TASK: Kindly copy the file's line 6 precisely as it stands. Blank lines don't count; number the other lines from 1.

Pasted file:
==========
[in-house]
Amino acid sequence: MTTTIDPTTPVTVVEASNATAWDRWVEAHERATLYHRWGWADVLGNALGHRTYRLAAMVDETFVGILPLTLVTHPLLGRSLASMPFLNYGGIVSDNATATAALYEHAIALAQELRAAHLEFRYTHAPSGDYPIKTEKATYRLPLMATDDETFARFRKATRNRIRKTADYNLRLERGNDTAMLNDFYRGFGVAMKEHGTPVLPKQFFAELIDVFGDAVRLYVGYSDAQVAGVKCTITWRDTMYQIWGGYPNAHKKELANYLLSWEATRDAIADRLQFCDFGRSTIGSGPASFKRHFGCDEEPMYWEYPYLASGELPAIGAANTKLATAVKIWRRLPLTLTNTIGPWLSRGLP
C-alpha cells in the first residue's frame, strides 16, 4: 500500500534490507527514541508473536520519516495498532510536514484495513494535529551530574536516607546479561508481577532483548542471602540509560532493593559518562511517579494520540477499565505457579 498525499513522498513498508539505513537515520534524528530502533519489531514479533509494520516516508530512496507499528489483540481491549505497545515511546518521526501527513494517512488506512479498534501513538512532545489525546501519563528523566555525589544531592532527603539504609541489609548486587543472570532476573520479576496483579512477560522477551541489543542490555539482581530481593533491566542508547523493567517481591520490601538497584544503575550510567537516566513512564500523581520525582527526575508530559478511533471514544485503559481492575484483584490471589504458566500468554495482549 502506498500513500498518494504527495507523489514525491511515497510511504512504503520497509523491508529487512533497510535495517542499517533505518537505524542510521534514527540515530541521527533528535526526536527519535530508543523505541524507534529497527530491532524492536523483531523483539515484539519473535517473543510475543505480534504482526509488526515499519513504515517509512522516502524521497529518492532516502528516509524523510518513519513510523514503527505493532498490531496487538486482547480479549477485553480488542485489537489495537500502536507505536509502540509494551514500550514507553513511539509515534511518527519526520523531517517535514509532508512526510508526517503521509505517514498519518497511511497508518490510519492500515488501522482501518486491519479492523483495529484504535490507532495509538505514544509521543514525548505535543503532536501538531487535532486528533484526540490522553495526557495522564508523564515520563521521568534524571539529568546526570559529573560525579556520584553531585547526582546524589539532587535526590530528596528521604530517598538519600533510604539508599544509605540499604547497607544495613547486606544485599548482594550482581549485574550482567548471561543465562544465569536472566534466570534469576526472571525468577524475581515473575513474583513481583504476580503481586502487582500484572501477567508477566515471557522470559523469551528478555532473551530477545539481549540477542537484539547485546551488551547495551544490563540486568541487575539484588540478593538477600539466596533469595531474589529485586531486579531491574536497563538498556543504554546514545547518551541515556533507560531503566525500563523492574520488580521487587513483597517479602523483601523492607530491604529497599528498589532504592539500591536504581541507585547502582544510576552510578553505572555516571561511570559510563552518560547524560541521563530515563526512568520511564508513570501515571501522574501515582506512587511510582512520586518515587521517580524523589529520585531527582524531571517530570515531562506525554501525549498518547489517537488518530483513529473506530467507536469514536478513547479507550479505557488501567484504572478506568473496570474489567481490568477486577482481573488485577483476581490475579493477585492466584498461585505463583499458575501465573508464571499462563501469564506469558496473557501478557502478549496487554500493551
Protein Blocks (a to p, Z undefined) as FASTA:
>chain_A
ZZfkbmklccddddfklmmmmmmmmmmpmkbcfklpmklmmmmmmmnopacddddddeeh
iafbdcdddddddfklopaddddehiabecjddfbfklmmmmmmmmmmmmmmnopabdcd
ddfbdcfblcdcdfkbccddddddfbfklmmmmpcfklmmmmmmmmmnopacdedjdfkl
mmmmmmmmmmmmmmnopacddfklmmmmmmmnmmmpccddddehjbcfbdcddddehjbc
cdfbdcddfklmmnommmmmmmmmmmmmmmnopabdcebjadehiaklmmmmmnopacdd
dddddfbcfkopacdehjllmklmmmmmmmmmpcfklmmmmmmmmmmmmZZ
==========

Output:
ZZfkbmklccddddfklmmmmmmmmmmpmkbcfklpmklmmmmmmmnopacddddddeeh